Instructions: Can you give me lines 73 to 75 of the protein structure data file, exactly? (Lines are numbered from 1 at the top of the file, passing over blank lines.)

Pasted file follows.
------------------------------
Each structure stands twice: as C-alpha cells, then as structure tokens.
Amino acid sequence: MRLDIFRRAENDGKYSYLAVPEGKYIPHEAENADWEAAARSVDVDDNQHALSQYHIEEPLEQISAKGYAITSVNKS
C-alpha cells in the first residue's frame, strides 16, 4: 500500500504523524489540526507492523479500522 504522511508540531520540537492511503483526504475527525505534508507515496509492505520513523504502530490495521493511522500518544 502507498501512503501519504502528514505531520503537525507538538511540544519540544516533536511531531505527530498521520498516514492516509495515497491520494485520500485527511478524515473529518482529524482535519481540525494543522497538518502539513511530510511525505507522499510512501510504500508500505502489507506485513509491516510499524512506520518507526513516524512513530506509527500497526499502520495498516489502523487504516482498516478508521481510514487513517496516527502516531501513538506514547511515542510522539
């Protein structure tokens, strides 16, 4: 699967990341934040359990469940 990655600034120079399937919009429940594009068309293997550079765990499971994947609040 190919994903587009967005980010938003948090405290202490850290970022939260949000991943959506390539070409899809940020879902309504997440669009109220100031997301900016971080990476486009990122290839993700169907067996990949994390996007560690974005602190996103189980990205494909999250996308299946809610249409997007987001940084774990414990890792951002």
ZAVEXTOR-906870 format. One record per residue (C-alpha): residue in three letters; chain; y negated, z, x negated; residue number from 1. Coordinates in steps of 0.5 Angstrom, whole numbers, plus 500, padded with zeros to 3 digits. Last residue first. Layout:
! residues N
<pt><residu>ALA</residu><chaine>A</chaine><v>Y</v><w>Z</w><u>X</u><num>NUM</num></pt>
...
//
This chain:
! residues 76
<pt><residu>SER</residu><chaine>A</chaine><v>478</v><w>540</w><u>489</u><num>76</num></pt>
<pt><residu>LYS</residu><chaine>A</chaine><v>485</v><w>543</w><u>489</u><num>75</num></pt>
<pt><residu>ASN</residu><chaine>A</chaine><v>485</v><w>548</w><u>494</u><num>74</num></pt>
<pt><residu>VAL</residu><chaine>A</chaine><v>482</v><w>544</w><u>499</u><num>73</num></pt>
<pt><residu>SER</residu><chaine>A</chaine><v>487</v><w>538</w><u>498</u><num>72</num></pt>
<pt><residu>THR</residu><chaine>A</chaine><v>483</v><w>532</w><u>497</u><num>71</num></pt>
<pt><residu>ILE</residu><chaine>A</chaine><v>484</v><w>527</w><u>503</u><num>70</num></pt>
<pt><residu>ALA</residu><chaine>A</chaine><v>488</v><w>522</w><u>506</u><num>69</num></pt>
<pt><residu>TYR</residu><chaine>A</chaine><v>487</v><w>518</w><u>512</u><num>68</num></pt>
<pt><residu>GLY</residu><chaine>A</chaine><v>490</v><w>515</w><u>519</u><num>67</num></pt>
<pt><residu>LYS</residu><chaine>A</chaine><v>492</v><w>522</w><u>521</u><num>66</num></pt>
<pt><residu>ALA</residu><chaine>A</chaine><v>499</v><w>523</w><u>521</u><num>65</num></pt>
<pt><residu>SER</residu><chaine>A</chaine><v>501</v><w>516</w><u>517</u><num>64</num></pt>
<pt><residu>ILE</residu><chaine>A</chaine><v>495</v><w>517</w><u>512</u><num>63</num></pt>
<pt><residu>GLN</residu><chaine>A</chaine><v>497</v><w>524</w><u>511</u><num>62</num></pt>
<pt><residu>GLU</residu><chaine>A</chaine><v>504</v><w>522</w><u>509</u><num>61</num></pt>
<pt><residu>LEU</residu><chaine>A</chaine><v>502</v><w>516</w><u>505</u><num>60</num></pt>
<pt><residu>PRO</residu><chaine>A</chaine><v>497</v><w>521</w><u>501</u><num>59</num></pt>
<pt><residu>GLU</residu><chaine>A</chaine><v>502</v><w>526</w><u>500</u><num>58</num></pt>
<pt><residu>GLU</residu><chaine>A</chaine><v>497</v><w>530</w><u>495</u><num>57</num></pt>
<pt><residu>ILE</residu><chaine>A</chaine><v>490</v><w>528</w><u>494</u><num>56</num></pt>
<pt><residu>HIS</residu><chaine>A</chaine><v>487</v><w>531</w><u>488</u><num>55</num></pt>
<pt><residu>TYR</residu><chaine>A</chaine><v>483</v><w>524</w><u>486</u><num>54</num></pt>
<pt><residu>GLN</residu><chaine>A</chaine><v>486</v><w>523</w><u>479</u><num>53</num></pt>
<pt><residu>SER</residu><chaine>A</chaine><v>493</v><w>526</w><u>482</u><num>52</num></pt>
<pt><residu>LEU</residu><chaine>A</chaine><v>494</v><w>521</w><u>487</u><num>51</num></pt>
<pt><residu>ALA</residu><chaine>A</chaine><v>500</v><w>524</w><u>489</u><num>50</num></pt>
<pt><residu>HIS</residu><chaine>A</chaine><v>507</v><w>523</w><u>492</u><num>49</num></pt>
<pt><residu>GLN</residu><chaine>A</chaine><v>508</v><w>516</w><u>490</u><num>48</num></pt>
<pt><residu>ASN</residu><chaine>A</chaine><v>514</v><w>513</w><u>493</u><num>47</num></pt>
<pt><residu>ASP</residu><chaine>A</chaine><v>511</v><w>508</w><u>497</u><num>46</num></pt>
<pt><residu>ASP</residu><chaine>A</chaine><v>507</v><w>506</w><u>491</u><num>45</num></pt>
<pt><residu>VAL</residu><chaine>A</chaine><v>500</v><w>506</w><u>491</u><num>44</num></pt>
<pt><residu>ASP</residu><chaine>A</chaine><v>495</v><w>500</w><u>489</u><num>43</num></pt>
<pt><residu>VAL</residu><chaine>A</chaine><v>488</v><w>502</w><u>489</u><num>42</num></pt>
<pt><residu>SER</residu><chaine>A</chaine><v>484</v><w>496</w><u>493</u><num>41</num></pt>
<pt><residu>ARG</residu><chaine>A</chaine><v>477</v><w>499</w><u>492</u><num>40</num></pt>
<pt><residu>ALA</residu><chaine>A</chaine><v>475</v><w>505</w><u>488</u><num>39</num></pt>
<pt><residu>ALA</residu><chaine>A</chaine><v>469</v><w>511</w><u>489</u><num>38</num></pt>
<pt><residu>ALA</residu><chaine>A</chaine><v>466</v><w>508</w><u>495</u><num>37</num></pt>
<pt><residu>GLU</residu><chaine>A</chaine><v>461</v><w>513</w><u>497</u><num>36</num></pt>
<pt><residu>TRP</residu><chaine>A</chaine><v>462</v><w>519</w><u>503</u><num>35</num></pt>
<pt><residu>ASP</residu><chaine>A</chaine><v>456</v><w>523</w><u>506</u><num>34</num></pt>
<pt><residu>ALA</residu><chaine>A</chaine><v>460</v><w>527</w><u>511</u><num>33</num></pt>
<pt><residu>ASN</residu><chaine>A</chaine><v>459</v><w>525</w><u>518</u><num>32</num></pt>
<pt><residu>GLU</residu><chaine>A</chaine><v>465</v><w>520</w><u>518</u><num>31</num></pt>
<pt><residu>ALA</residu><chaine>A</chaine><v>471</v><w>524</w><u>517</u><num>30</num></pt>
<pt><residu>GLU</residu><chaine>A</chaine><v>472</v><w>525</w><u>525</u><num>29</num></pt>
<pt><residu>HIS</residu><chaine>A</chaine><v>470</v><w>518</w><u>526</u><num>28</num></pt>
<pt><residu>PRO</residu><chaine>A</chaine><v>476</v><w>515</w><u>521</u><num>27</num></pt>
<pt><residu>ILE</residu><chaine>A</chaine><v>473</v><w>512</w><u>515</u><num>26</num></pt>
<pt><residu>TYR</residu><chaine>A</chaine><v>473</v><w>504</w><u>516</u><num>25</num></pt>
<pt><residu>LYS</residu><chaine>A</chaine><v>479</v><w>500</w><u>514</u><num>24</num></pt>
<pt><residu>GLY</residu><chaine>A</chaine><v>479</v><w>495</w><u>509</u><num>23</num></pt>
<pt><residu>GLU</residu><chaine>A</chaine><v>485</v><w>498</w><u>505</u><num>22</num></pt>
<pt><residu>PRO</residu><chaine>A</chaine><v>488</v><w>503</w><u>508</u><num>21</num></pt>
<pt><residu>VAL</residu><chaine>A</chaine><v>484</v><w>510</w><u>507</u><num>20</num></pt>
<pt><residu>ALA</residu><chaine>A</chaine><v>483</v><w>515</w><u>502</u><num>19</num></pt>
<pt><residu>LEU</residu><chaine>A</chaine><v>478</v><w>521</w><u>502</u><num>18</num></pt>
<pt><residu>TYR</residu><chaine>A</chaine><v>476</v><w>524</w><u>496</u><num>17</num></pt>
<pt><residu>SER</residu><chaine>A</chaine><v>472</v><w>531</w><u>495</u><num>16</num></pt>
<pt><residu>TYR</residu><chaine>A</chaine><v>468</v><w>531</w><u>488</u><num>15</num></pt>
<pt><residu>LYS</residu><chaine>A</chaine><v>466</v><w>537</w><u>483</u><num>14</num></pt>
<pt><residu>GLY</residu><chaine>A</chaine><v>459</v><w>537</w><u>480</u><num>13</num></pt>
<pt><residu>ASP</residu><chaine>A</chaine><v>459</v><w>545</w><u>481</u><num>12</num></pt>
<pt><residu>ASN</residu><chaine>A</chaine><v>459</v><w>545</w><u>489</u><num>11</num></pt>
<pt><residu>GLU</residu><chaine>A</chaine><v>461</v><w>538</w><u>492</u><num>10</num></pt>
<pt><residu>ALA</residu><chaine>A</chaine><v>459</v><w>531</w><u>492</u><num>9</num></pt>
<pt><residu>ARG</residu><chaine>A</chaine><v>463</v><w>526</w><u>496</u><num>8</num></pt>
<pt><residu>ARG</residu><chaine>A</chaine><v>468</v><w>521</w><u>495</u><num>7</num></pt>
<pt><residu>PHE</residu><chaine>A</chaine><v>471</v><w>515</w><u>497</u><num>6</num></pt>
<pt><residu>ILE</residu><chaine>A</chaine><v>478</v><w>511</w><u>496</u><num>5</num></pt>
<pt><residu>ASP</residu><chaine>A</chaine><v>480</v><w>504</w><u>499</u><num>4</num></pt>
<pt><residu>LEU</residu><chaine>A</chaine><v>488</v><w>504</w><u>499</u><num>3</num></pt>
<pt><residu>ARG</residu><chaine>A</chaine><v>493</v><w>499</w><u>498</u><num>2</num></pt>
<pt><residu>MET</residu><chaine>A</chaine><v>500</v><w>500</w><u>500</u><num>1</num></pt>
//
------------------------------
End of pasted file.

<pt><residu>TYR</residu><chaine>A</chaine><v>468</v><w>531</w><u>488</u><num>15</num></pt>
<pt><residu>LYS</residu><chaine>A</chaine><v>466</v><w>537</w><u>483</u><num>14</num></pt>
<pt><residu>GLY</residu><chaine>A</chaine><v>459</v><w>537</w><u>480</u><num>13</num></pt>